Blair equates the constructs of working memory (WM), executive function, and general fluid intelligence (gF). We argue that there is good reason not to equate these constructs. We view WM and gF as separable but highly related, and suggest that the mechanism behind the relationship is controlled attention – an ability that is dependent on normal functioning of the prefrontal cortex. (Published Online April 5 2006).
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  10. Thomas Kane (2001). Public Argument and Civil Society: The Cold War Legacy as a Barrier to Deliberative Politics. [REVIEW] Argumentation 15 (2):107-115.score: 240.0
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  11. George A. Gescheider, Martin J. Kane, Lawrence C. Sager & Lydia J. Ruffolo (1974). The Effect of Auditory Stimulation on Responses to Tactile Stimuli. Bulletin of the Psychonomic Society 3 (3):204-206.score: 240.0
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  12. C. L. Kane (2010). 'Programming the Beautiful': Informatic Color and Aesthetic Transformations in Early Computer Art. Theory, Culture and Society 27 (1):73-93.score: 240.0
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  13. Gregory C. Kane (1996). Suicide and Advance Directives: One Doctor's Dilemma. [REVIEW] Journal of Medical Humanities 17 (3):191-193.score: 240.0
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  14. Thomas S. Redick, Zach Shipstead, Tyler L. Harrison, Kenny L. Hicks, David E. Fried, David Z. Hambrick, Michael J. Kane & Randall W. Engle (2013). No Evidence of Intelligence Improvement After Working Memory Training: A Randomized, Placebo-Controlled Study. Journal of Experimental Psychology: General 142 (2):359.score: 240.0
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  15. Ashoke Shrestha, Thomas T. Kane & Hem Hamal (1990). Contraceptive Social Marketing in Nepal: Consumer and Retailer Knowledge, Needs and Experience. Journal of Biosocial Science 22 (3):305-322.score: 240.0
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  16. Barbara Janowitz, Thomas T. Kane, Jose Maria Arruda, Deborah L. Covington & Leo Morris (1986). Side Effects and Discontinuation of Oral Contraceptive Use in Southern Brazil. Journal of Biosocial Science 18 (3).score: 240.0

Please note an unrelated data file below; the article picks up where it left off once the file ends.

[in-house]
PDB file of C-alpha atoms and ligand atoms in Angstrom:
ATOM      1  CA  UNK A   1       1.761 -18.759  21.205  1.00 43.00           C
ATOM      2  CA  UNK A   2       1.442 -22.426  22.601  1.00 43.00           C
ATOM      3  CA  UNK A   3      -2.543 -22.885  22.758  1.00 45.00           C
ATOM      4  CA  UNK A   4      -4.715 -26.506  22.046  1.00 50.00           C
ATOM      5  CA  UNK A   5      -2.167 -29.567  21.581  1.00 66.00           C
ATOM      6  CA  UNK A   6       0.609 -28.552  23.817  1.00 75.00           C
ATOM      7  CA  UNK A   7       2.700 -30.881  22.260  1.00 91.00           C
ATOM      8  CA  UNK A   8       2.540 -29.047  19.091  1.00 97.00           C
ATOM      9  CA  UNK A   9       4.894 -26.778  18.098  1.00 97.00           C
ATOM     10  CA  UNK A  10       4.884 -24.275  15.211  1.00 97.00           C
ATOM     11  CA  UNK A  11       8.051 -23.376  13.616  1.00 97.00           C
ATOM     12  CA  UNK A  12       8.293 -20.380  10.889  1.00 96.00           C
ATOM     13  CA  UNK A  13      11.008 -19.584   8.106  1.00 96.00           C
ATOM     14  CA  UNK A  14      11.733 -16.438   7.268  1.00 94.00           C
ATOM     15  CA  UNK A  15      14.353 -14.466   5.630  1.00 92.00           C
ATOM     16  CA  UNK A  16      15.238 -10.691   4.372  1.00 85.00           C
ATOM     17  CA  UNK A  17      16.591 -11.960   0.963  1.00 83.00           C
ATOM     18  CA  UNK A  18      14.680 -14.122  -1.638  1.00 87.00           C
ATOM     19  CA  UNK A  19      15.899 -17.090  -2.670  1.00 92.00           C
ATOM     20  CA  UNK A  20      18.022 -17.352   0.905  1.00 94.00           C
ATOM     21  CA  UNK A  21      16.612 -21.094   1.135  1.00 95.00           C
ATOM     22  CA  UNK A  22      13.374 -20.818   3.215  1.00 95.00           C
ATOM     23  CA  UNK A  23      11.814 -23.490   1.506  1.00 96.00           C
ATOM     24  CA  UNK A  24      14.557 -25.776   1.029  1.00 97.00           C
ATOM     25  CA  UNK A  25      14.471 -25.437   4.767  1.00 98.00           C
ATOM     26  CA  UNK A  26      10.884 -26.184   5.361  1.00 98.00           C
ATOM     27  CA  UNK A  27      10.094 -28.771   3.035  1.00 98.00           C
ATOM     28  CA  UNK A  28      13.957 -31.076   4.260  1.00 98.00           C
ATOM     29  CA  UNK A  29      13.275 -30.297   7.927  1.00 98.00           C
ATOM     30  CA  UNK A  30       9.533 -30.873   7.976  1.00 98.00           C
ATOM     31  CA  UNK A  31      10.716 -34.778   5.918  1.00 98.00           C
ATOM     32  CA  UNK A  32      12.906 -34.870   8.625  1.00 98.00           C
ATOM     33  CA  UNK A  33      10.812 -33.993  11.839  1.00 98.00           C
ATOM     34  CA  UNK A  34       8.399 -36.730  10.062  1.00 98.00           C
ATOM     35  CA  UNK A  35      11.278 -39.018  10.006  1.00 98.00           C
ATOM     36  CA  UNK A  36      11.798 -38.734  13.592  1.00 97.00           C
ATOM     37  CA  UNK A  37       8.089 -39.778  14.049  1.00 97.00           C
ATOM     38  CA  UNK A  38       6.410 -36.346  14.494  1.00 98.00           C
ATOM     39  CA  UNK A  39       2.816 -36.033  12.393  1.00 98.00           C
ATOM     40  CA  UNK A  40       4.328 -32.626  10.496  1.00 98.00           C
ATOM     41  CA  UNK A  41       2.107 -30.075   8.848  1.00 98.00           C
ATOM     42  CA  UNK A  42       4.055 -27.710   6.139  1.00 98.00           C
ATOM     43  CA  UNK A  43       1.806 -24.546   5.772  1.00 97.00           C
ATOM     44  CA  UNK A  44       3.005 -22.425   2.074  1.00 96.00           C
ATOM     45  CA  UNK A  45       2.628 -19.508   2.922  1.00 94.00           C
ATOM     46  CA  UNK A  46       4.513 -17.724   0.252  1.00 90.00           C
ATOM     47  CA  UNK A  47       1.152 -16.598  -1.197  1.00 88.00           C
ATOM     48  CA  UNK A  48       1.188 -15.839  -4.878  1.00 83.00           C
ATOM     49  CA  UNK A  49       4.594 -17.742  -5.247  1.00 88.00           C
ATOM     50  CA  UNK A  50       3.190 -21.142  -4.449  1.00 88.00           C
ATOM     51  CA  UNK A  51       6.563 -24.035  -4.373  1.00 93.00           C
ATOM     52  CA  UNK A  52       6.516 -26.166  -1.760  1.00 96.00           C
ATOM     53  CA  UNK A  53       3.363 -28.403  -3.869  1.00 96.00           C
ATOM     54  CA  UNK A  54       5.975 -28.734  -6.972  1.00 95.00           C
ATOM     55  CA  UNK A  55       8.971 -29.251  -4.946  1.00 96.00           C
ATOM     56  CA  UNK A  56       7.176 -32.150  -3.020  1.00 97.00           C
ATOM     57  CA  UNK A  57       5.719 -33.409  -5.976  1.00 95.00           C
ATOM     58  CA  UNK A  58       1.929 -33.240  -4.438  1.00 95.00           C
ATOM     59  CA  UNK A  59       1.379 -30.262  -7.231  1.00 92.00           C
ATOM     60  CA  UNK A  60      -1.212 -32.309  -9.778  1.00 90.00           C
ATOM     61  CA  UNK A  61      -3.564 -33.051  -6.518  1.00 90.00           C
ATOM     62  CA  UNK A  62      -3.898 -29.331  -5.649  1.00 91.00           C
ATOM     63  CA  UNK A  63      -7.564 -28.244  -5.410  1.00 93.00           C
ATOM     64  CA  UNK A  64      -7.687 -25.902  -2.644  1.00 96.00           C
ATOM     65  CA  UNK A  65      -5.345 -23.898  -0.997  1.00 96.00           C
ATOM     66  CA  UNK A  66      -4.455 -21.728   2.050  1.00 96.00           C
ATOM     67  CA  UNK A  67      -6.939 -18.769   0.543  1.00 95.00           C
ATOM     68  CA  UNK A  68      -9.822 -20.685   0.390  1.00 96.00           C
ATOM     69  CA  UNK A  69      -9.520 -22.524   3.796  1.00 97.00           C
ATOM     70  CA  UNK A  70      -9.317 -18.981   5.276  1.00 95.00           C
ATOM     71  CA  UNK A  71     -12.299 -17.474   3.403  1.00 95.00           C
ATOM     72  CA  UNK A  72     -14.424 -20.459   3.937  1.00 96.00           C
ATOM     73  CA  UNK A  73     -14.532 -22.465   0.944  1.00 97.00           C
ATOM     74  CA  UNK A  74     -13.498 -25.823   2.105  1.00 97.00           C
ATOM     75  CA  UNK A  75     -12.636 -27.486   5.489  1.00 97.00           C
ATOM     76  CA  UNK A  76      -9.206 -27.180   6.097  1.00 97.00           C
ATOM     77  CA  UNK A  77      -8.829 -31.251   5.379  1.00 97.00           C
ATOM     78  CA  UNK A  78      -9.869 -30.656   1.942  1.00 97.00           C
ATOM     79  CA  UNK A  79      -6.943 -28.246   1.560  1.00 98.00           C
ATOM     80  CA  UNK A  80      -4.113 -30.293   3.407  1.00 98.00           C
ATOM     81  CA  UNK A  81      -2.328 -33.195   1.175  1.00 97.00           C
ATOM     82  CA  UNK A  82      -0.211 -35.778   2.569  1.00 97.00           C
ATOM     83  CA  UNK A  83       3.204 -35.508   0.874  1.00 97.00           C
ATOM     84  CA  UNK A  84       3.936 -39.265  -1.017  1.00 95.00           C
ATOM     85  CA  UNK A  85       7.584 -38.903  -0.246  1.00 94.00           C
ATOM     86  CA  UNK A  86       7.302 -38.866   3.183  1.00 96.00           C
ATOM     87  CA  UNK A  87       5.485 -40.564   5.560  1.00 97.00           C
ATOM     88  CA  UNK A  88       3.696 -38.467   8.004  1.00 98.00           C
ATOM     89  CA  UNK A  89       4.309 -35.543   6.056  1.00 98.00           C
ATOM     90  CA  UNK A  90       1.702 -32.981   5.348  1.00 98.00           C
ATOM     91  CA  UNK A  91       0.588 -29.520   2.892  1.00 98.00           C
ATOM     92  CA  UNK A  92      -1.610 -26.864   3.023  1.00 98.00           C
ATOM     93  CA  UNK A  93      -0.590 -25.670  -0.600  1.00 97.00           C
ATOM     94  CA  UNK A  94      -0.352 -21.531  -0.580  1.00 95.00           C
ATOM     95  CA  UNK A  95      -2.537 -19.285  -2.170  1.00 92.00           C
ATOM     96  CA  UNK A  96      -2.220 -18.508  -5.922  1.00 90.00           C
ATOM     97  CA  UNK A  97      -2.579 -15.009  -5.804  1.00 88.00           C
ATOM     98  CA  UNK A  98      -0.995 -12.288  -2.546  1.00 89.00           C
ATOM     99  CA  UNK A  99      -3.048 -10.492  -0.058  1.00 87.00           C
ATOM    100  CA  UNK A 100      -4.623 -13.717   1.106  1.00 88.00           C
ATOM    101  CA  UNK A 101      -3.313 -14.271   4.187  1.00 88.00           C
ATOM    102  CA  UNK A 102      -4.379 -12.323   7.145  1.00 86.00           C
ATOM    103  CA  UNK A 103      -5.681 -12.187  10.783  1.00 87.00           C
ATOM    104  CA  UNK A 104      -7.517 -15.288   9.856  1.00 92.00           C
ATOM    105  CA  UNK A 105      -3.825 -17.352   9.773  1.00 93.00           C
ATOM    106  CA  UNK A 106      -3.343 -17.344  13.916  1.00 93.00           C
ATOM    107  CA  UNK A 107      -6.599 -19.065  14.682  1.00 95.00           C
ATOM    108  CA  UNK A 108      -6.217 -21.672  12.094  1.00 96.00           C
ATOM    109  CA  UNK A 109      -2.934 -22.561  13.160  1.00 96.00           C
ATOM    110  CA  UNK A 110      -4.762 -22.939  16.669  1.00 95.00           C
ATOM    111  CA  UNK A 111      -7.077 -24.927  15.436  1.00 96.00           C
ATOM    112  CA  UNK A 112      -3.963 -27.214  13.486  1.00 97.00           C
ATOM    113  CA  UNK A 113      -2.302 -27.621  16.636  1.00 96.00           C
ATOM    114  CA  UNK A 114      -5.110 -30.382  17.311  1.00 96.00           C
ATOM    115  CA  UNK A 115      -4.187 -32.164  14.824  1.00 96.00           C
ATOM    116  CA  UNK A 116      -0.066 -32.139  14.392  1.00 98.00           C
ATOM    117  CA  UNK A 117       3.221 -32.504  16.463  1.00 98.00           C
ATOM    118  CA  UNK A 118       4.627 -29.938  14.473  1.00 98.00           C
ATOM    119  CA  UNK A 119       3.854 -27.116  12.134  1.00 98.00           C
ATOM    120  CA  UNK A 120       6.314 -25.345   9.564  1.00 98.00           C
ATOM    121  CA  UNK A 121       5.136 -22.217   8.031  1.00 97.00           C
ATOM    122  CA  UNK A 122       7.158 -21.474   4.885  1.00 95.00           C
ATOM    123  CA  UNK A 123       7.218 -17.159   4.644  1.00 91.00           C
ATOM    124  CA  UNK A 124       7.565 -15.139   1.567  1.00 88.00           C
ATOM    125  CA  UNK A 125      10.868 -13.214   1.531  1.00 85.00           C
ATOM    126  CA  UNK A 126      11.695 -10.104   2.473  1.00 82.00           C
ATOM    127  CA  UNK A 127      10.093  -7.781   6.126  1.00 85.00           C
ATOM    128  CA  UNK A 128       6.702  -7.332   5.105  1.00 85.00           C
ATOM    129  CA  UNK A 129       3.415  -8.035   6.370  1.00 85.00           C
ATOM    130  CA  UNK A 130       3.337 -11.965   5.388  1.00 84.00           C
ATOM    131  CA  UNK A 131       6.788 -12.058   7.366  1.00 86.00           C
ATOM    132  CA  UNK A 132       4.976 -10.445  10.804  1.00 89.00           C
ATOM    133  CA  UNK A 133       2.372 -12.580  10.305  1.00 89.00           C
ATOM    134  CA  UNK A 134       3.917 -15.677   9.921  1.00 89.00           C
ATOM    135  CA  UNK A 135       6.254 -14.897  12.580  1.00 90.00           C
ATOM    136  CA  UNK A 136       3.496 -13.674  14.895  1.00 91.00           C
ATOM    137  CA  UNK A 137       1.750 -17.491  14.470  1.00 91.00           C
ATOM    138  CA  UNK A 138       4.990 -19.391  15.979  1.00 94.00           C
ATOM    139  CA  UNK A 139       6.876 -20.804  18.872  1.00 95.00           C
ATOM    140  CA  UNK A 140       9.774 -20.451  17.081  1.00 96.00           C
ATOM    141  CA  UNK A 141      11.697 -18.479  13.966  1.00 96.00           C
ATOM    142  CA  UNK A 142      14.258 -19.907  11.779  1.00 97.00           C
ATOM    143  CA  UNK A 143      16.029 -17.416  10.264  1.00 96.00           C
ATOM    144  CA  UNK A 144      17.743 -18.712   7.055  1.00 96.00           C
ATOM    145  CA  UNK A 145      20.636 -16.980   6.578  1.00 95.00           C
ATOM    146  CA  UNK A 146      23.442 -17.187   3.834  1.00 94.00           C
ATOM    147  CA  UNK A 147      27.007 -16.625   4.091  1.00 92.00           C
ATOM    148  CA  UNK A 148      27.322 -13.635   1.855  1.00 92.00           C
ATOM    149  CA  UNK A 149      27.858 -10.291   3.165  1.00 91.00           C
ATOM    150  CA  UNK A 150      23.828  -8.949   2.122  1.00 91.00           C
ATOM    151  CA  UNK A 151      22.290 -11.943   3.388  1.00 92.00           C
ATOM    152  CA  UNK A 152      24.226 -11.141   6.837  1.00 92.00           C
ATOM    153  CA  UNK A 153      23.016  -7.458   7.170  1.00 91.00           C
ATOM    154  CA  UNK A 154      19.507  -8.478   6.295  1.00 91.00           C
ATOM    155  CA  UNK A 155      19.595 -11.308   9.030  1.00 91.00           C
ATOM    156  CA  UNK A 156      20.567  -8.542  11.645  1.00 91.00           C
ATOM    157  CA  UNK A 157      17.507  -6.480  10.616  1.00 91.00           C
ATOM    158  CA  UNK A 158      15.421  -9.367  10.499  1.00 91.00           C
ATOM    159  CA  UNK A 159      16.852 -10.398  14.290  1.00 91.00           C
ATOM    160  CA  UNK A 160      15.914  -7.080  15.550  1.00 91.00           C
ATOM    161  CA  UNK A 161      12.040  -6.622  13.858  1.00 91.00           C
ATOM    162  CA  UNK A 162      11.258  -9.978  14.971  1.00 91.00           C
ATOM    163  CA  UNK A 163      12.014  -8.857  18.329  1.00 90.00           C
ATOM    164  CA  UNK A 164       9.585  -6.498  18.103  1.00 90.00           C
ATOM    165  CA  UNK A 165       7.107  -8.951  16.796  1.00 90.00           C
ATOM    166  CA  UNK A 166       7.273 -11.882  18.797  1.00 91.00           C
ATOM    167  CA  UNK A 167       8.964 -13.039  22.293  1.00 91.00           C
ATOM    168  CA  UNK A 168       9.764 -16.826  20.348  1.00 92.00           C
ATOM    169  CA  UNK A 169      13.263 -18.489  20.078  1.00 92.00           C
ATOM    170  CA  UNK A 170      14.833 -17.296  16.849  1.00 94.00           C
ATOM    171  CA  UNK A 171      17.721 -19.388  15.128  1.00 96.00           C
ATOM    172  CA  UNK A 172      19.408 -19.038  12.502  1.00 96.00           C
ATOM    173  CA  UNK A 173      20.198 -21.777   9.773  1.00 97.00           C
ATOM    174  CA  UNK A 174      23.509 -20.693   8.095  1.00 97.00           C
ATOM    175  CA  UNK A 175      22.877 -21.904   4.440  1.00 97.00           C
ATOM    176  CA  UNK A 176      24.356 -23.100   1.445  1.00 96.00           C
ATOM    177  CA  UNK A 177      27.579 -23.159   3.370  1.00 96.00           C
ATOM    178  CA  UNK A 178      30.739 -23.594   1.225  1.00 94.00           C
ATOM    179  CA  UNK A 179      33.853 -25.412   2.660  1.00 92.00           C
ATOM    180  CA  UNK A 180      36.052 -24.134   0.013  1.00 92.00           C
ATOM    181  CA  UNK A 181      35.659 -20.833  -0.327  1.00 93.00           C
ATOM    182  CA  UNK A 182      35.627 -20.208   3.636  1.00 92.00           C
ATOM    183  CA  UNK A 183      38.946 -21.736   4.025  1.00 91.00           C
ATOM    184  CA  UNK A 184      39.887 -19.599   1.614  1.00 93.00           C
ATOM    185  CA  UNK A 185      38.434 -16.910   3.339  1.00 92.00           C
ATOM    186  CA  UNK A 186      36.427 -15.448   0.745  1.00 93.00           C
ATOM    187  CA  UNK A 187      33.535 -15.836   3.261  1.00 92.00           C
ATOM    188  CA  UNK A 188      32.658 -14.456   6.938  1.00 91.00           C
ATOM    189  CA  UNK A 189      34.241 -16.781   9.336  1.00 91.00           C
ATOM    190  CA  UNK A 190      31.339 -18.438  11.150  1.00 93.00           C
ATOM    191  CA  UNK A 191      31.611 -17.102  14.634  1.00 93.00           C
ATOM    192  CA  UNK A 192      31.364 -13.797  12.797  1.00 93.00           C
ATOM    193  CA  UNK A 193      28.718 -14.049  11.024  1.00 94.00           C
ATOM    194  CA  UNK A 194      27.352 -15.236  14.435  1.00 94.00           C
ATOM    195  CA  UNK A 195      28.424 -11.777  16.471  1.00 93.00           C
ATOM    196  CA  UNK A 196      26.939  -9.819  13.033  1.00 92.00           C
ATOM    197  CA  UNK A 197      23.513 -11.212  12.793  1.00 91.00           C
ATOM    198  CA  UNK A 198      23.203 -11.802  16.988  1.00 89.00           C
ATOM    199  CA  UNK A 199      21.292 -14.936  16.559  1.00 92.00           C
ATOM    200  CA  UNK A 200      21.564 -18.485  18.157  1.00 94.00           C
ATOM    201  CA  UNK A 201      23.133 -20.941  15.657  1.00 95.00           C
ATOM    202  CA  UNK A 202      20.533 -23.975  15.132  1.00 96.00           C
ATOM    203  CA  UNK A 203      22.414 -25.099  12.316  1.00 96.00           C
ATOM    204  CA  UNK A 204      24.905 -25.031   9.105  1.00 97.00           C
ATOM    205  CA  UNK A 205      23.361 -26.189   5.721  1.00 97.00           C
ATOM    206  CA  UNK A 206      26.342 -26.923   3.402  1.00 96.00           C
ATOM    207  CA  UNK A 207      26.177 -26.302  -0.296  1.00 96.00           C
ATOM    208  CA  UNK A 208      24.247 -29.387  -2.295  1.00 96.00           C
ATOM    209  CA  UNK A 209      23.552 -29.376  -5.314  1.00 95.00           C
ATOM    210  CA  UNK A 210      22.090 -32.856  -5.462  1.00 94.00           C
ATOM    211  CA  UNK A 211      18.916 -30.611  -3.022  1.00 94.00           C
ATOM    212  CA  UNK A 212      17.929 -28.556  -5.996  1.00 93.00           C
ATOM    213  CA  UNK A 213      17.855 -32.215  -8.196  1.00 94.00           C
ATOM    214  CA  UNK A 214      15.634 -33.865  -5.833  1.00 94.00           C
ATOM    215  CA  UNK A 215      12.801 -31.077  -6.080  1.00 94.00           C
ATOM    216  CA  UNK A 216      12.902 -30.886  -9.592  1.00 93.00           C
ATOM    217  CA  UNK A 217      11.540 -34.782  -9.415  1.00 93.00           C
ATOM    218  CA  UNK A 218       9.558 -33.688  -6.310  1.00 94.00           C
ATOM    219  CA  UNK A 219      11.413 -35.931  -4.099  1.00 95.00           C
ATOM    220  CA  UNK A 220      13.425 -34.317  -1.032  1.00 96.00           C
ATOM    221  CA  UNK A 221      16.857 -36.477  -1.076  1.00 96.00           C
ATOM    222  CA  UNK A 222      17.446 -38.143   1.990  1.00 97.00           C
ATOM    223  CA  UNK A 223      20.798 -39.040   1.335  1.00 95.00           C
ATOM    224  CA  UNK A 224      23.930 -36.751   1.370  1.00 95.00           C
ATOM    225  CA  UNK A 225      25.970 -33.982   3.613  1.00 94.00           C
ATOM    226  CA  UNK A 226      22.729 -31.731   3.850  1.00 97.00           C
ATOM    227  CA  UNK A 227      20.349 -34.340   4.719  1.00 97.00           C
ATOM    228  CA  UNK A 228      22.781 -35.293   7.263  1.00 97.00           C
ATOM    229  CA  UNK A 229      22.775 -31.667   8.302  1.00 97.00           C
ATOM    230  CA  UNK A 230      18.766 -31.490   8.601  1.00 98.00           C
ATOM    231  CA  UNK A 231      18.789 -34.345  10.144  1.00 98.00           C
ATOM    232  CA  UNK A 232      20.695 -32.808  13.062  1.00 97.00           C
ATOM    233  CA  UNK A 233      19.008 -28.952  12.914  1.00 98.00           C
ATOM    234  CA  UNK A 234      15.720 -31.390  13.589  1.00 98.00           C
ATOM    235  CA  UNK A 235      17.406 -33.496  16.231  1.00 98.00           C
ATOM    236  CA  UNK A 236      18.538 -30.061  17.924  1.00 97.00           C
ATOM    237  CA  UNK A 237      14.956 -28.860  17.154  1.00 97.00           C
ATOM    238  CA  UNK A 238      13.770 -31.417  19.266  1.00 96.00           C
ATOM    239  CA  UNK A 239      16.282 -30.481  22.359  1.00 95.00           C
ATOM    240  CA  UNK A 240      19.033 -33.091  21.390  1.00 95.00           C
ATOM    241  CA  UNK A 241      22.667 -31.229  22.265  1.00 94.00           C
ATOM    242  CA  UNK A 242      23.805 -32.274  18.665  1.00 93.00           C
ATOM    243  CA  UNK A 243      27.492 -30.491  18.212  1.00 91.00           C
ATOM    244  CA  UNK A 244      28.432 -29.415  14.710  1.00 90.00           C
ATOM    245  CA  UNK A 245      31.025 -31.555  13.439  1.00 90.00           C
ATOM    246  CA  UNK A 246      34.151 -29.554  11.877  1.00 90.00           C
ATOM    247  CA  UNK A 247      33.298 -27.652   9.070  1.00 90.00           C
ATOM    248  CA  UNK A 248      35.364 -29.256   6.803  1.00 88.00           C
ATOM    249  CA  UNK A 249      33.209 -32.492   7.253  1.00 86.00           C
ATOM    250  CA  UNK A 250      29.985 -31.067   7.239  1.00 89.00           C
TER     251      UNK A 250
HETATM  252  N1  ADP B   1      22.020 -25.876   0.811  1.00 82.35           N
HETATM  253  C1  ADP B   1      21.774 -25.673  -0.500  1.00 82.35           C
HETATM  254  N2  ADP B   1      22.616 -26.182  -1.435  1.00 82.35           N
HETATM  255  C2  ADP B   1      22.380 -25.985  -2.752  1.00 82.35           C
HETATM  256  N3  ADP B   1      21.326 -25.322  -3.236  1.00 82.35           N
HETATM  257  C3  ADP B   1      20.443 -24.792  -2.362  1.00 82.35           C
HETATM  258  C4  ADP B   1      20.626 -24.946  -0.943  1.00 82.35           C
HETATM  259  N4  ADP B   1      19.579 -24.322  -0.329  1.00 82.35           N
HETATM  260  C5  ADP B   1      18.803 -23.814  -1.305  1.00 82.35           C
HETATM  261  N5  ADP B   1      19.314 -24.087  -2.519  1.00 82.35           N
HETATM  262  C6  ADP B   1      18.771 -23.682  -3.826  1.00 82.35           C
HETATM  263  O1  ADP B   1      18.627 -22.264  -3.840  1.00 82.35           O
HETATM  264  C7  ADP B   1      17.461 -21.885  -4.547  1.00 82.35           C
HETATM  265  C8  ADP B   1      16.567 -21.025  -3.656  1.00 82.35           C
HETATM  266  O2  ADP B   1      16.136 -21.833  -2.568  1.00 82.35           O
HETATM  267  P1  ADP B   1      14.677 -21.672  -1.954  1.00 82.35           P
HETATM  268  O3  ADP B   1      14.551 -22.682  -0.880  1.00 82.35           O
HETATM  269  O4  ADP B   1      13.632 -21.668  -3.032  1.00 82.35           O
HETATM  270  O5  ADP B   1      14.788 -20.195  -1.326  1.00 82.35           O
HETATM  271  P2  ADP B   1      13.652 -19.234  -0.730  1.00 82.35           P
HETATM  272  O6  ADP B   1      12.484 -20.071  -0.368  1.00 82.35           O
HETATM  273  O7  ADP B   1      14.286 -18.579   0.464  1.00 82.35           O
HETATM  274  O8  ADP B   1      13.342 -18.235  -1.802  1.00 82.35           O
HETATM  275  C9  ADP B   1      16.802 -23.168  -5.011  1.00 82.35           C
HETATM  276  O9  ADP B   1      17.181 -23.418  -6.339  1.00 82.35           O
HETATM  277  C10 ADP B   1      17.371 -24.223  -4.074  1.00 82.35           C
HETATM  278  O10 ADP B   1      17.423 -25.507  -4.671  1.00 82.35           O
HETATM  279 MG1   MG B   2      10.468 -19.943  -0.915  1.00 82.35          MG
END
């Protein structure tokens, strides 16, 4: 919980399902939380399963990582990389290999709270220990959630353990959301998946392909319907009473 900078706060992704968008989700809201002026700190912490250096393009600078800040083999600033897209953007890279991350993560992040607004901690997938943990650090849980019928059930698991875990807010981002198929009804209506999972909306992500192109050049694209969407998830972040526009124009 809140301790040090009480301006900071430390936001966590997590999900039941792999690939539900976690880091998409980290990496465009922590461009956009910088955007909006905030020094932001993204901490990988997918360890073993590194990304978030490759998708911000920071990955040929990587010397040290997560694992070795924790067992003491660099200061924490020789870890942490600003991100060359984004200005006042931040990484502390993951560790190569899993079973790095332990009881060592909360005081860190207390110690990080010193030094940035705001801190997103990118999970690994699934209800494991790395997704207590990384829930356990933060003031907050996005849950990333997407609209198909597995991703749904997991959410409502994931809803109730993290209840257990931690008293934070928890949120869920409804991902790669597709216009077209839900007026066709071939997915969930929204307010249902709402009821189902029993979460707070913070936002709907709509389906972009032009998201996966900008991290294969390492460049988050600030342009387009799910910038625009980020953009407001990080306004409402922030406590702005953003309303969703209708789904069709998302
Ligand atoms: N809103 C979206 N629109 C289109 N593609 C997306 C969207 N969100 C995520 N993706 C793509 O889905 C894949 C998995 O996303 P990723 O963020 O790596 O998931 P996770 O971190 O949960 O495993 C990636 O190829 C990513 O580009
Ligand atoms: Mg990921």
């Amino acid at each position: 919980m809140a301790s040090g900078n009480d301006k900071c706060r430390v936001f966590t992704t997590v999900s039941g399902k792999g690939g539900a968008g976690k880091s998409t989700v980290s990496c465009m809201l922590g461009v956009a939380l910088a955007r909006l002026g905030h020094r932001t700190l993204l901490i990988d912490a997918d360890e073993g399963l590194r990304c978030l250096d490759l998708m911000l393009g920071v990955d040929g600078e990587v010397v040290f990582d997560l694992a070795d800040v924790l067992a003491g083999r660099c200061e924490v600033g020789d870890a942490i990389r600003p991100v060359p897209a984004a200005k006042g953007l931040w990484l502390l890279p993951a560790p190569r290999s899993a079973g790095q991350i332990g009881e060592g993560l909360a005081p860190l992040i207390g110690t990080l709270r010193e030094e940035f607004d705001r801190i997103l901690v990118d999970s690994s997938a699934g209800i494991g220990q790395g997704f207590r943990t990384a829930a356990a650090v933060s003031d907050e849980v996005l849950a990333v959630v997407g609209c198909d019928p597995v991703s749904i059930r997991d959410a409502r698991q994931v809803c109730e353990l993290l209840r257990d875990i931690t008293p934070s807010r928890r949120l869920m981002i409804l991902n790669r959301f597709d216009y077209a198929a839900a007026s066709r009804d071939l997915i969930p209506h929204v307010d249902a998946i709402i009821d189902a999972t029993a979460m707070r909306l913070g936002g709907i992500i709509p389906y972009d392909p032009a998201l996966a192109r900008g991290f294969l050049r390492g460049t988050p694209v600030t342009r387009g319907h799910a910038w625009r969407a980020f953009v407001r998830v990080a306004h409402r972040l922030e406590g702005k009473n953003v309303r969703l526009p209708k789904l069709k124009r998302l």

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  17. Dennis C. Kane (1969). Logic. New York, Sheed and Ward.score: 240.0
     
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  18. A. B. M. Khorshed Alam Mozumder, Barkat-E.- Khuda, Thomas T. Kane, Ann Levin & Shameem Ahmed (2000). The Effect of Birth Interval on Malnutrition in Bangladeshi Infants and Young Children. Journal of Biosocial Science 32 (3):289-300.score: 240.0
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  19. L. Renou (1953). Reviews : The Sahitya-Darpana and the History of Sanskrit Poetics. BY P. V. KANE (3d Ed.) Bombay, I95I. Pp. 433+64+345. 8 . Comparative Aesthetics BY K. C. PANDEY. Vol. I. Indian Aesthetics ('Chowkhamba Sanskrit Series', Studies, Vol II). Benares, I950. Pp. 486. [REVIEW] Diogenes 1 (1):127-130.score: 120.0
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  20. Robert Adams (1999). William Langland, Piers Plowman: The C Version. Will's Vision of Piers Plowman, Do-Well, Do-Better and Do-Best, Ed. George Russell and George Kane. An Edition in the Form of Huntington Library MS HM 143, Corrected and Restored From the Known Evidence, with Variant Readings.(Piers Plowman: The Three Versions.) London: Athlone Press; Berkeley: University of California Press, 1997. Pp. Xi, 700. $145. [REVIEW] Speculum 74 (4):1082-1085.score: 120.0
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  21. John Martin Fischer (2000). Problems with Actual-Sequence Incompatibilism. Journal of Ethics 4 (4):323-328.score: 56.0
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  22. Richard Double (1997). Misdirection on the Free Will Problem. American Philosophical Quarterly 34 (3):359-68.score: 24.0